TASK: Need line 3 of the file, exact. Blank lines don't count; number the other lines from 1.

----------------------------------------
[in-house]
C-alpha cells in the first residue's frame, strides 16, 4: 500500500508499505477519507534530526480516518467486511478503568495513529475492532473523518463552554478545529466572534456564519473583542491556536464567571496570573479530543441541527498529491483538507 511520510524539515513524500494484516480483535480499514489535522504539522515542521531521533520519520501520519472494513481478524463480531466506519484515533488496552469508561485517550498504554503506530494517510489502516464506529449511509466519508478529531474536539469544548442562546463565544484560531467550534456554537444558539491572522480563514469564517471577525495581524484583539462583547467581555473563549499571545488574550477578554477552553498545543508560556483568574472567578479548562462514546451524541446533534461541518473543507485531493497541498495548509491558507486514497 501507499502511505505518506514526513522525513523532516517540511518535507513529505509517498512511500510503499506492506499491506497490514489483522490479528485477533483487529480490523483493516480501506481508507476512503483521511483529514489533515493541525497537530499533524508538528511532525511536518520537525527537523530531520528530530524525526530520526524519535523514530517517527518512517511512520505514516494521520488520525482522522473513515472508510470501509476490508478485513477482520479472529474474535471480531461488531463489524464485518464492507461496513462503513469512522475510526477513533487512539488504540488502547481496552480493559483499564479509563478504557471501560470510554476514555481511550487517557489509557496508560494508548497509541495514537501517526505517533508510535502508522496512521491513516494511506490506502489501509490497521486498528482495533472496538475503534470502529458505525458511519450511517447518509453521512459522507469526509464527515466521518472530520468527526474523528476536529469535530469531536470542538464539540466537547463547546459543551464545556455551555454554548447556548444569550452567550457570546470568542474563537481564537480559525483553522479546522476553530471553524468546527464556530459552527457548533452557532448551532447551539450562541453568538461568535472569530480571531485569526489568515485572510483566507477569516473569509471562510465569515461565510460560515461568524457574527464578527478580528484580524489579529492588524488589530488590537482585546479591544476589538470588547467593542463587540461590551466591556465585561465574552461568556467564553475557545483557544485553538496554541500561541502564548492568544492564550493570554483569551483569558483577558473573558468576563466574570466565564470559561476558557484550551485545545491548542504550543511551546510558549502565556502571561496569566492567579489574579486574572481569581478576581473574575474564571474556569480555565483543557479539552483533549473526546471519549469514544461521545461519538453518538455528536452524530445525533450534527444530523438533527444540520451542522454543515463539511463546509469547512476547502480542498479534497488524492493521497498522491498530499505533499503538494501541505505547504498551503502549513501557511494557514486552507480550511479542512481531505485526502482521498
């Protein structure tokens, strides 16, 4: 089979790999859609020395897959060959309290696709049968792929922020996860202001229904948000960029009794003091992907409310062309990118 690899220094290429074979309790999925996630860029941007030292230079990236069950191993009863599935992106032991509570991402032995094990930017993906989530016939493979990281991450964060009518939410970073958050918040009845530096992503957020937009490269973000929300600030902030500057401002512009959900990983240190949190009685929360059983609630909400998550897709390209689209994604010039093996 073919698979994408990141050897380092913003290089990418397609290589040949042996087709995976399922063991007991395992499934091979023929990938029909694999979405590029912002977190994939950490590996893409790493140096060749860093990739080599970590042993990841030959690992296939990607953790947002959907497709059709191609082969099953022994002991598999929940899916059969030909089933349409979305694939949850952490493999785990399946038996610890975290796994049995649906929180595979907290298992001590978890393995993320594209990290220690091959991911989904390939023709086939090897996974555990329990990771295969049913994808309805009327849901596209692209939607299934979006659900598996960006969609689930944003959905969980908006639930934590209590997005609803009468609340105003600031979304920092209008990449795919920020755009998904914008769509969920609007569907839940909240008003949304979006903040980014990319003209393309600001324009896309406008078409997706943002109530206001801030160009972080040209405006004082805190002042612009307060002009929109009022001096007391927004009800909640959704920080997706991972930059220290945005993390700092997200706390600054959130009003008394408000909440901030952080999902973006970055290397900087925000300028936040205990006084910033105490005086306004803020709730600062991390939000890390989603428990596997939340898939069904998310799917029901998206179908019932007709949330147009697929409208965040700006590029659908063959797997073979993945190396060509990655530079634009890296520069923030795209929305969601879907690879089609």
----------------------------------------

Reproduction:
């Protein structure tokens, strides 16, 4: 089979790999859609020395897959060959309290696709049968792929922020996860202001229904948000960029009794003091992907409310062309990118 690899220094290429074979309790999925996630860029941007030292230079990236069950191993009863599935992106032991509570991402032995094990930017993906989530016939493979990281991450964060009518939410970073958050918040009845530096992503957020937009490269973000929300600030902030500057401002512009959900990983240190949190009685929360059983609630909400998550897709390209689209994604010039093996 073919698979994408990141050897380092913003290089990418397609290589040949042996087709995976399922063991007991395992499934091979023929990938029909694999979405590029912002977190994939950490590996893409790493140096060749860093990739080599970590042993990841030959690992296939990607953790947002959907497709059709191609082969099953022994002991598999929940899916059969030909089933349409979305694939949850952490493999785990399946038996610890975290796994049995649906929180595979907290298992001590978890393995993320594209990290220690091959991911989904390939023709086939090897996974555990329990990771295969049913994808309805009327849901596209692209939607299934979006659900598996960006969609689930944003959905969980908006639930934590209590997005609803009468609340105003600031979304920092209008990449795919920020755009998904914008769509969920609007569907839940909240008003949304979006903040980014990319003209393309600001324009896309406008078409997706943002109530206001801030160009972080040209405006004082805190002042612009307060002009929109009022001096007391927004009800909640959704920080997706991972930059220290945005993390700092997200706390600054959130009003008394408000909440901030952080999902973006970055290397900087925000300028936040205990006084910033105490005086306004803020709730600062991390939000890390989603428990596997939340898939069904998310799917029901998206179908019932007709949330147009697929409208965040700006590029659908063959797997073979993945190396060509990655530079634009890296520069923030795209929305969601879907690879089609």